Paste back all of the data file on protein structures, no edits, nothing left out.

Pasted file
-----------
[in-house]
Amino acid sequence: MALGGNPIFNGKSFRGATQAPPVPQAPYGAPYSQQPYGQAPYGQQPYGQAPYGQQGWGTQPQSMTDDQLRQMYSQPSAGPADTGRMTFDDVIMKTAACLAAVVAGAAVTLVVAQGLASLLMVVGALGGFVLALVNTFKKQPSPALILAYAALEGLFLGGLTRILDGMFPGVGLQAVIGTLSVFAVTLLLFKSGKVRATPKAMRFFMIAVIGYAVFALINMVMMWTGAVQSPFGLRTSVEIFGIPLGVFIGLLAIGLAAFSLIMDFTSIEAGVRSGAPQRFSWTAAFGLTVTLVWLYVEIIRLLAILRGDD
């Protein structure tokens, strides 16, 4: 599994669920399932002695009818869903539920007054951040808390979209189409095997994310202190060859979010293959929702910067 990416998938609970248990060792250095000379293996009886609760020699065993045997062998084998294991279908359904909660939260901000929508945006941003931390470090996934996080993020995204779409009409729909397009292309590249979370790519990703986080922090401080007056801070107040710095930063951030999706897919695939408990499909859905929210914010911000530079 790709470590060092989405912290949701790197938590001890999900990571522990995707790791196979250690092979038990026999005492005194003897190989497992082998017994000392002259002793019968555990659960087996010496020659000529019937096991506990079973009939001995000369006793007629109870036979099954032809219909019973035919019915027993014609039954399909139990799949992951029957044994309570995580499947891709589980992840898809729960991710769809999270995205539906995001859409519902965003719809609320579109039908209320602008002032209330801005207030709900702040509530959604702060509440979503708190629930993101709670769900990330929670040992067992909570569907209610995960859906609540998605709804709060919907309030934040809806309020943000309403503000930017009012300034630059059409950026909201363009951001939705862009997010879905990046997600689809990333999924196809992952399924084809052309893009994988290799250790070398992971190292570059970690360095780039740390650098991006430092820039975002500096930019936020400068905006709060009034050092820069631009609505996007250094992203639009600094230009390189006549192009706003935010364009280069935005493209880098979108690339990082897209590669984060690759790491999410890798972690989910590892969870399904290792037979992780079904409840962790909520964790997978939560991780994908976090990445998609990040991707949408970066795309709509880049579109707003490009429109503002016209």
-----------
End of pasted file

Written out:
[in-house]
Amino acid sequence: MALGGNPIFNGKSFRGATQAPPVPQAPYGAPYSQQPYGQAPYGQQPYGQAPYGQQGWGTQPQSMTDDQLRQMYSQPSAGPADTGRMTFDDVIMKTAACLAAVVAGAAVTLVVAQGLASLLMVVGALGGFVLALVNTFKKQPSPALILAYAALEGLFLGGLTRILDGMFPGVGLQAVIGTLSVFAVTLLLFKSGKVRATPKAMRFFMIAVIGYAVFALINMVMMWTGAVQSPFGLRTSVEIFGIPLGVFIGLLAIGLAAFSLIMDFTSIEAGVRSGAPQRFSWTAAFGLTVTLVWLYVEIIRLLAILRGDD
């Protein structure tokens, strides 16, 4: 599994669920399932002695009818869903539920007054951040808390979209189409095997994310202190060859979010293959929702910067 990416998938609970248990060792250095000379293996009886609760020699065993045997062998084998294991279908359904909660939260901000929508945006941003931390470090996934996080993020995204779409009409729909397009292309590249979370790519990703986080922090401080007056801070107040710095930063951030999706897919695939408990499909859905929210914010911000530079 790709470590060092989405912290949701790197938590001890999900990571522990995707790791196979250690092979038990026999005492005194003897190989497992082998017994000392002259002793019968555990659960087996010496020659000529019937096991506990079973009939001995000369006793007629109870036979099954032809219909019973035919019915027993014609039954399909139990799949992951029957044994309570995580499947891709589980992840898809729960991710769809999270995205539906995001859409519902965003719809609320579109039908209320602008002032209330801005207030709900702040509530959604702060509440979503708190629930993101709670769900990330929670040992067992909570569907209610995960859906609540998605709804709060919907309030934040809806309020943000309403503000930017009012300034630059059409950026909201363009951001939705862009997010879905990046997600689809990333999924196809992952399924084809052309893009994988290799250790070398992971190292570059970690360095780039740390650098991006430092820039975002500096930019936020400068905006709060009034050092820069631009609505996007250094992203639009600094230009390189006549192009706003935010364009280069935005493209880098979108690339990082897209590669984060690759790491999410890798972690989910590892969870399904290792037979992780079904409840962790909520964790997978939560991780994908976090990445998609990040991707949408970066795309709509880049579109707003490009429109503002016209």